The Connecticut House of Representatives passed a bill on April 12 seeking to promote pay equity between men and women. The bill will now move to the Senate for a vote.
The bill, which was presented to the House by the Labor and Public Employment Committee, passed by an overwhelming majority of 139–9.
In a press release on their website, the CT House Democrats wrote that in Connecticut, median annual pay for a woman working a full-time job is $50,706, compared to $60,385 for a man. This means that women in Connecticut are paid 83 cents for every dollar paid to men, amounting to an annual wage gap of $10,679.
The gap is narrowing at a rate of about one cent per year, meaning that, at the current rate, women will not reach equal pay for over another 50 years, according to the press release.
The bill would accelerate this process by preventing companies from withholding seniority from people who take unpaid leave for family matters, such as having a child. Connecticut does not mandate employers offer paid leave, and those who take time off often forego their seniority status as well as their salaries. The bill also prohibits employers from alleging that they based their employee’s current pay on what they previously earned at other jobs as a defense in pay discrimination allegations and lawsuits.
State Rep. Robert Sampson, R–80th District, was one of the nine legislators, all of whom are Republicans, to vote against the bill. He said he voted against the measure because it makes no significant changes to existing laws and only alters the word “similar” that is in the current law to the word “comparable.” According to the text of the bill, the current law “generally prohibits gender wage discrimination by requiring employers to pay employees an equal wage for a job that (1) requires equal skill, effort, and responsibility and (2) is performed under similar working conditions.”
“The only significant change to current law is a bad administrative idea, moving oversight for pay discrimination complaints from the Department of Labor to the dysfunctional Connecticut Commission on Human Rights and Opportunities, an understaffed bureaucracy ill-equipped to handle such complaints,” Sampson said.
However, Christine Palm, communications and women’s policy analyst at the Connecticut Commission on Children, Women and Seniors, said the change in wording is significant because “similar” is a more subjective term than “comparable.” She added that night shift and day shifts, hazardous and nonhazardous jobs are not comparable.
According to State Rep. Derek Slap, D–19th District, who introduced the measure, the bill changes the types of jobs that fall under pay equity laws.
One key provision in the original drafting of the bill that was not in the final bill voted on by the House was a measure prohibiting employers from asking applicants about their pay history, which is often used as a starting point for pay negotiations. The provision was removed as a compromise because, according to Palm, one of the state’s pro-business lobbying groups came out against it.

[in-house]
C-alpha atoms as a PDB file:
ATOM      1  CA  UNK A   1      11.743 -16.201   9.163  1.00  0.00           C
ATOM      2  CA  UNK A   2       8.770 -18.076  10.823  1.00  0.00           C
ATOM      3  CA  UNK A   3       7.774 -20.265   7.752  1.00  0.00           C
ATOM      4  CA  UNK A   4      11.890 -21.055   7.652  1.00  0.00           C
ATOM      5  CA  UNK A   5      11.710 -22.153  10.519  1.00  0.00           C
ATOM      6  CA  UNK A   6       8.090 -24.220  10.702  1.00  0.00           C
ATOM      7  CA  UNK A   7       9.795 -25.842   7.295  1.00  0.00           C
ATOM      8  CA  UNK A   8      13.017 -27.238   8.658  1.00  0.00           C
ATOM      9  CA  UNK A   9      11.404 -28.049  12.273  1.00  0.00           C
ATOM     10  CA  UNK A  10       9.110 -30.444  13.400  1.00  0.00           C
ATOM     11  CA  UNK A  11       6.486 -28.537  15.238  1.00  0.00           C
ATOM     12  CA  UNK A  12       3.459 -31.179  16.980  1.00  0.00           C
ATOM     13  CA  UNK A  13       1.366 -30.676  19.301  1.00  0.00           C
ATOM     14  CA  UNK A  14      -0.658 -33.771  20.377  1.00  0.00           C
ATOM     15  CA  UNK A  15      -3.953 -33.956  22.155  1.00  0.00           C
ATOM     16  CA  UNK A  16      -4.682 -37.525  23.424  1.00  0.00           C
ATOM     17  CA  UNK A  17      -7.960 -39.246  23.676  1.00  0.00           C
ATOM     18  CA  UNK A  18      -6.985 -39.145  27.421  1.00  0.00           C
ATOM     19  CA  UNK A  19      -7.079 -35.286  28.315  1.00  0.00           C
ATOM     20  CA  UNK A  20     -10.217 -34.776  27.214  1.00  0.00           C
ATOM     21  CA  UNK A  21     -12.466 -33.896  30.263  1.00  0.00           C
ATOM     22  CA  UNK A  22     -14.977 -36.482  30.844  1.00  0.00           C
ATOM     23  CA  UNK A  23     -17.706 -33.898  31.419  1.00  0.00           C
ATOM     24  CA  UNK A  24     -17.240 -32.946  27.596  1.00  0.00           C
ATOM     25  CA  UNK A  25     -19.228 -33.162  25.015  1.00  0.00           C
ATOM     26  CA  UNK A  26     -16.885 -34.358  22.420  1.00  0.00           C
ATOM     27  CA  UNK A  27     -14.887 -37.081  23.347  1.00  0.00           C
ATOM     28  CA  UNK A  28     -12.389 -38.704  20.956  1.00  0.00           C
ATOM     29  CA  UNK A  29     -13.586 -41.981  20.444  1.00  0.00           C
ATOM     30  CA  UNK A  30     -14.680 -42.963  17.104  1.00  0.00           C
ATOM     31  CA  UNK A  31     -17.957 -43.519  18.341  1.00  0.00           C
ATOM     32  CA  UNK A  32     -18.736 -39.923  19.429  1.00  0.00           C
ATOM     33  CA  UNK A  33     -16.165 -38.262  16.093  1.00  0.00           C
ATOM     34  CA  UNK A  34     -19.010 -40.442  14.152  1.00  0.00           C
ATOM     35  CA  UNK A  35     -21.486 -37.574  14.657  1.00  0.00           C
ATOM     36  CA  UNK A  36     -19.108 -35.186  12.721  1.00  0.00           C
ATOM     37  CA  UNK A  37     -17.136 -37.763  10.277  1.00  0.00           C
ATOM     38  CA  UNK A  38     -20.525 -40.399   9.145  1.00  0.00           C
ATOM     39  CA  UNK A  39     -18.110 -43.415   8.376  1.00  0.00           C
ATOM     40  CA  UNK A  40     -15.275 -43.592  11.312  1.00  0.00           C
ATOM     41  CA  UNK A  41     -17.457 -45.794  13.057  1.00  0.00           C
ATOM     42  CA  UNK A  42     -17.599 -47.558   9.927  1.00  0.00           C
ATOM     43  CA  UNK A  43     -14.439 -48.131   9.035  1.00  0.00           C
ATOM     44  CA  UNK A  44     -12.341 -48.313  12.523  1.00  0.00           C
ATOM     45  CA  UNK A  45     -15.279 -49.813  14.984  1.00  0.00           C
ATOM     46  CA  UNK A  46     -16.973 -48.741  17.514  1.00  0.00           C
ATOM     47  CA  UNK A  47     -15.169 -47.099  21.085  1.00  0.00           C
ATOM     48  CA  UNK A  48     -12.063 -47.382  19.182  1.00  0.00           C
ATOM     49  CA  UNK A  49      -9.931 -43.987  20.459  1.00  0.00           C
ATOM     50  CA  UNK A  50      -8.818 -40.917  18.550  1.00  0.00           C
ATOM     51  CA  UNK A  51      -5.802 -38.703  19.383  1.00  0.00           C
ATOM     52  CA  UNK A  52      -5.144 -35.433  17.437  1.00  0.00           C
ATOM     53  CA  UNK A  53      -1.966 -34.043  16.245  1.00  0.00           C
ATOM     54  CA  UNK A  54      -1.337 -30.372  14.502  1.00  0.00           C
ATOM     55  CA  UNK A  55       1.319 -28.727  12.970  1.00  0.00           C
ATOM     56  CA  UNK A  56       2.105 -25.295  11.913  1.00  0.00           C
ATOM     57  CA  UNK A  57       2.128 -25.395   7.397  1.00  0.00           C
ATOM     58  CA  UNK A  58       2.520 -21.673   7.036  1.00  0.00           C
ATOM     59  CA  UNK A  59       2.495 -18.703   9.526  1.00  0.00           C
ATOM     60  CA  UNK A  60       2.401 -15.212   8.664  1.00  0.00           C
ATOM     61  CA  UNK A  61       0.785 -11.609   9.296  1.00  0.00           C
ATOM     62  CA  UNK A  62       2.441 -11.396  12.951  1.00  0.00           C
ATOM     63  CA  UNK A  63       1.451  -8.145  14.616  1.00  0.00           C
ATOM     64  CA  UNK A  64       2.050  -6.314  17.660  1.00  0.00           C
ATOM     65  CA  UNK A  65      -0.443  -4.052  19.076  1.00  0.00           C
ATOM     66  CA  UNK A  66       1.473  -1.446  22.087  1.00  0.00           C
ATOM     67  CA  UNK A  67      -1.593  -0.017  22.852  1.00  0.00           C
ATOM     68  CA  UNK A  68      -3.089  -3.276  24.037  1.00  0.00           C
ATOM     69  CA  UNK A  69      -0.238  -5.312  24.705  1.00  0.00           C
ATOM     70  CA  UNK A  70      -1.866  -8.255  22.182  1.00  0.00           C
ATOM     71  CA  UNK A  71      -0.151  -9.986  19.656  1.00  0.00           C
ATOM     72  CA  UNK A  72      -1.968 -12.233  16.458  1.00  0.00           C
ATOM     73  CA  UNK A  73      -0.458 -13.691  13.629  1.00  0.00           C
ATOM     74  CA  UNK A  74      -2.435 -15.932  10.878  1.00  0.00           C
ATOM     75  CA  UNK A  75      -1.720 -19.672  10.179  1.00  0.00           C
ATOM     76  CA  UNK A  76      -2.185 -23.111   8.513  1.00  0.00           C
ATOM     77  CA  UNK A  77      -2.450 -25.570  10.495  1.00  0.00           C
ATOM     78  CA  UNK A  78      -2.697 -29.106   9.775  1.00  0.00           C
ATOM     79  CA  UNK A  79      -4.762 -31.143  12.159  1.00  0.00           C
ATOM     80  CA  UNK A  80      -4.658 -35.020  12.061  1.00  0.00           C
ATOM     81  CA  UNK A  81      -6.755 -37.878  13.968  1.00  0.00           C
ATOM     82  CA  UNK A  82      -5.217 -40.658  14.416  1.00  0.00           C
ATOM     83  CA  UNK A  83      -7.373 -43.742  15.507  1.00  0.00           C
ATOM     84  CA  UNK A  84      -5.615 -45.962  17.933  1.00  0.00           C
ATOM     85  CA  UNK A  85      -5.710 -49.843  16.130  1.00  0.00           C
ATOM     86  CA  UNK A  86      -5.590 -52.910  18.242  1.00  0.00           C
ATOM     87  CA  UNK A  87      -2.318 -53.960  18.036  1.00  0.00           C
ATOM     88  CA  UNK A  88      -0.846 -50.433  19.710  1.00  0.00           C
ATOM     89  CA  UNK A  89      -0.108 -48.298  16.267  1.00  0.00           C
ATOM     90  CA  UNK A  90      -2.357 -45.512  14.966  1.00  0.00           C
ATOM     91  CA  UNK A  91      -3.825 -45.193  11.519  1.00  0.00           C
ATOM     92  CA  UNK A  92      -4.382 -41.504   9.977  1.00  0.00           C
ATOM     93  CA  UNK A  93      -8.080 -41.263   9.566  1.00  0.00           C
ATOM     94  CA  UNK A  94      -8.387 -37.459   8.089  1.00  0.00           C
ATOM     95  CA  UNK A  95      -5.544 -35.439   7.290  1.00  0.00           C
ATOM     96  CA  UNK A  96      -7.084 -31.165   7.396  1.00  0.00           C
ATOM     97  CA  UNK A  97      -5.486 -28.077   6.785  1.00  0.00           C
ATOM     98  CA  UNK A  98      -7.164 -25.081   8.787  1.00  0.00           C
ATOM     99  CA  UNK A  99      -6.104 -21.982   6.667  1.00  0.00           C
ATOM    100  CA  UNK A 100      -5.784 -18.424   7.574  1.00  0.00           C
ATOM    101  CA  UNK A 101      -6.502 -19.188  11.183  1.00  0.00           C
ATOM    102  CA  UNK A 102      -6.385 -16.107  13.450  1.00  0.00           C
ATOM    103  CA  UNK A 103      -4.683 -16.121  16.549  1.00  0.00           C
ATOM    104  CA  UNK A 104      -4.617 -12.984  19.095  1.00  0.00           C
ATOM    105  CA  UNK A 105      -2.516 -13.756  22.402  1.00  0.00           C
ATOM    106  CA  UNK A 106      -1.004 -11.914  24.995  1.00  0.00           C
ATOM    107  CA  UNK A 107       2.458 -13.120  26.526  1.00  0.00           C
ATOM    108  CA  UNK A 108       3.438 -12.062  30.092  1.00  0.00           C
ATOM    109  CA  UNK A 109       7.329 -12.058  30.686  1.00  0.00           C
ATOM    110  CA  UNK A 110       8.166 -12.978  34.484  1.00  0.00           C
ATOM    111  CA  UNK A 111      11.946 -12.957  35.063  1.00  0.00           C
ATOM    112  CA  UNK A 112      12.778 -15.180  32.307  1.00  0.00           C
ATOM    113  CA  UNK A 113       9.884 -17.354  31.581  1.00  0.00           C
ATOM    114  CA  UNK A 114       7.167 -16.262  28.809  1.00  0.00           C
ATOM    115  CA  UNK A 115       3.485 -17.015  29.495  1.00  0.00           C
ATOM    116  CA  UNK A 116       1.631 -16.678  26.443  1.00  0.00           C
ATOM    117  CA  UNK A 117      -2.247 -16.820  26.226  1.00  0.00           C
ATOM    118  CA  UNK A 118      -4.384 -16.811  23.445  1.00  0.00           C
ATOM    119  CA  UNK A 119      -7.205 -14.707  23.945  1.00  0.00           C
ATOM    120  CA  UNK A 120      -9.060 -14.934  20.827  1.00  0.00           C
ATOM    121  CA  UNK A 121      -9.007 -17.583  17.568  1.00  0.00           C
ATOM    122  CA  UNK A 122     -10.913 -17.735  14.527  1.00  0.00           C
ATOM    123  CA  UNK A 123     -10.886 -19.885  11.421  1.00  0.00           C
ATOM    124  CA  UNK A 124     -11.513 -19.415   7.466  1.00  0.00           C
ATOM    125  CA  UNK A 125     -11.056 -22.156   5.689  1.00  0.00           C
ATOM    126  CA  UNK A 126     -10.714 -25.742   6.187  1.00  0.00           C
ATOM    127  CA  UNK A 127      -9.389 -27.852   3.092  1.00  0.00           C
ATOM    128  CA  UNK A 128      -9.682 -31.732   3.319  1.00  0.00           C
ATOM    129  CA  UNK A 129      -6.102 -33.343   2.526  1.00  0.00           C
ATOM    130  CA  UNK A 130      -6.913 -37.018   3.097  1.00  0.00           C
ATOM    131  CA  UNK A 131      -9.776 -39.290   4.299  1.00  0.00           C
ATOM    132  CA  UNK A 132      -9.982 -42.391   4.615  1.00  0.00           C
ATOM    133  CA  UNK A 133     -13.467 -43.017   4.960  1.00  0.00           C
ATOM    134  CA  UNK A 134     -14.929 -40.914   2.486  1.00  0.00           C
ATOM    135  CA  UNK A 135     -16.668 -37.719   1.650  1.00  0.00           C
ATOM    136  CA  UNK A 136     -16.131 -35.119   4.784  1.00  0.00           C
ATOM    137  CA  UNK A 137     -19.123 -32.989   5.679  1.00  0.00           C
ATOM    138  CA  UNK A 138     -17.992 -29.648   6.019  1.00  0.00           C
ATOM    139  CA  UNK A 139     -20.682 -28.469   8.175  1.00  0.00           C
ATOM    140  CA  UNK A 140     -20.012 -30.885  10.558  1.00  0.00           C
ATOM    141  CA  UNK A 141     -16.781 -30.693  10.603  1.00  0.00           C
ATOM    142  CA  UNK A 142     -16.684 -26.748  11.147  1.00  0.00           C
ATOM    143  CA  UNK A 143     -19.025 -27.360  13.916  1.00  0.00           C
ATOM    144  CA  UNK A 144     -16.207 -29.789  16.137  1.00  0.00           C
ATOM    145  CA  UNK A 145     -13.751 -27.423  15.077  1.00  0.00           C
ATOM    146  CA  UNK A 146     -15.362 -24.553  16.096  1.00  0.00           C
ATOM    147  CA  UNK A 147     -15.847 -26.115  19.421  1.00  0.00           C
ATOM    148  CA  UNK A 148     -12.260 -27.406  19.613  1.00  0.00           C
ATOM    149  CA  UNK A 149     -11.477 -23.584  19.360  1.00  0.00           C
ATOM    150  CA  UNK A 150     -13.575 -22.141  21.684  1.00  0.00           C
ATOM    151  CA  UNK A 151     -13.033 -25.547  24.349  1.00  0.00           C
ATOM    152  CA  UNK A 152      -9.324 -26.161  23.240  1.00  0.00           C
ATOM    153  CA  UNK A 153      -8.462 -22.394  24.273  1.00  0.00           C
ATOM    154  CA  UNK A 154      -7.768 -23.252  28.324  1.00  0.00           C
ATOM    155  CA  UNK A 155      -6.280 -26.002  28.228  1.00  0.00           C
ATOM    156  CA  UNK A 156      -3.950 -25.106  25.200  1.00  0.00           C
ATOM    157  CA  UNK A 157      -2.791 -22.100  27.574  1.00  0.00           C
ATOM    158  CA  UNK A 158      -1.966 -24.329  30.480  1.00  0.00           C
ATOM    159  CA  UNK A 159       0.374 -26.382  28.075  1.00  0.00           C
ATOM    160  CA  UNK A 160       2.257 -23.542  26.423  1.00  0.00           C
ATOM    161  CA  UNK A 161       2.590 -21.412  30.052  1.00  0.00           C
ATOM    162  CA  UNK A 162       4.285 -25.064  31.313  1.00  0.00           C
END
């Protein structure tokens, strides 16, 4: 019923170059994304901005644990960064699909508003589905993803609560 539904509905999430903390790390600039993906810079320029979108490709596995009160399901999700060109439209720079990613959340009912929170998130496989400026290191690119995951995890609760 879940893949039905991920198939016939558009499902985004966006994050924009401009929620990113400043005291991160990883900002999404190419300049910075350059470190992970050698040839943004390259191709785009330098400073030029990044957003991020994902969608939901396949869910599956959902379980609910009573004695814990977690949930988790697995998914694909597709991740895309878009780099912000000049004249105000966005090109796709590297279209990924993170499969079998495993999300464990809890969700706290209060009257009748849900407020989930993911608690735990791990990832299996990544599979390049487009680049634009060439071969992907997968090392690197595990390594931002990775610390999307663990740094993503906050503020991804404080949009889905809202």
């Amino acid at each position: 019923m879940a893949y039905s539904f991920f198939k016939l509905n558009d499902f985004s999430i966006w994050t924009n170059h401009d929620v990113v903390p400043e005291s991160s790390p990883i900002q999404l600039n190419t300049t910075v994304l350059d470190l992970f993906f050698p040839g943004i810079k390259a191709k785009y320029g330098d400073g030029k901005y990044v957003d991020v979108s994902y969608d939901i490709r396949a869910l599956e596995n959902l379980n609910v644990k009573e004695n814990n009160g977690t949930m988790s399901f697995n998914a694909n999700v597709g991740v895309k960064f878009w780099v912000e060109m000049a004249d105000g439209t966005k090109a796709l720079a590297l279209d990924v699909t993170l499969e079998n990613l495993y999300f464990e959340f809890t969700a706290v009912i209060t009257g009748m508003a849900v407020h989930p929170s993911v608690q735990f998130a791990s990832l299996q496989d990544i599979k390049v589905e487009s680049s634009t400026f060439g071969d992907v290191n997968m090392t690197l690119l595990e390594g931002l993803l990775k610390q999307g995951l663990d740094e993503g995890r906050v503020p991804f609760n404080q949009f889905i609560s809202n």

Slap said he believes that if the provision was included in the bill, there would have been a more partisan vote with more Republicans against the bill.
“It was probably the most important provision of the bill,” Palm said. “If your pay is predicated upon your previous pay it just continues a discriminatory chain.”
According to Slap, the provision was modeled after a law that passed unanimously in the Massachusetts legislature last year. He credits the success of the Massachusetts bill to their more progressive state legislature, a business community that helped push for it and the support of the state’s moderate Republican governor, Charlie Baker.
Slap said there are currently about 20 states discussing prohibiting employers from asking about pay history, including New Jersey, New York and California. He said he believes that other states will move in the direction of Massachusetts in the near future.
Connecticut’s bill is part of an ongoing effort to address discrimination. The last law passed on the issue in 2015, according to Palm, was a law that forbade employers from retaliating against employees for discussing pay.
Palm added that pay secrecy contributes to pay inequity because women often are often not aware of the difference in pay. Although the Equal Pay Act of 1963 outlawed discrimination based on gender, inequity has continued to exist because companies have not been forced to comply. State-level measures are working towards that.
“Just because it’s been illegal for a long time doesn’t mean that companies are complying,” Palm said. “Sometimes companies need to be made to do the right thing.”
Palm also noted that, contrary to popular opinion, this measure would actually help businesses, citing that happier employees are more loyal and more productive and that companies would benefit from fewer lawsuits.
Connecticut has the 15th smallest pay gap in the country, according to the U.S. Census Bureau.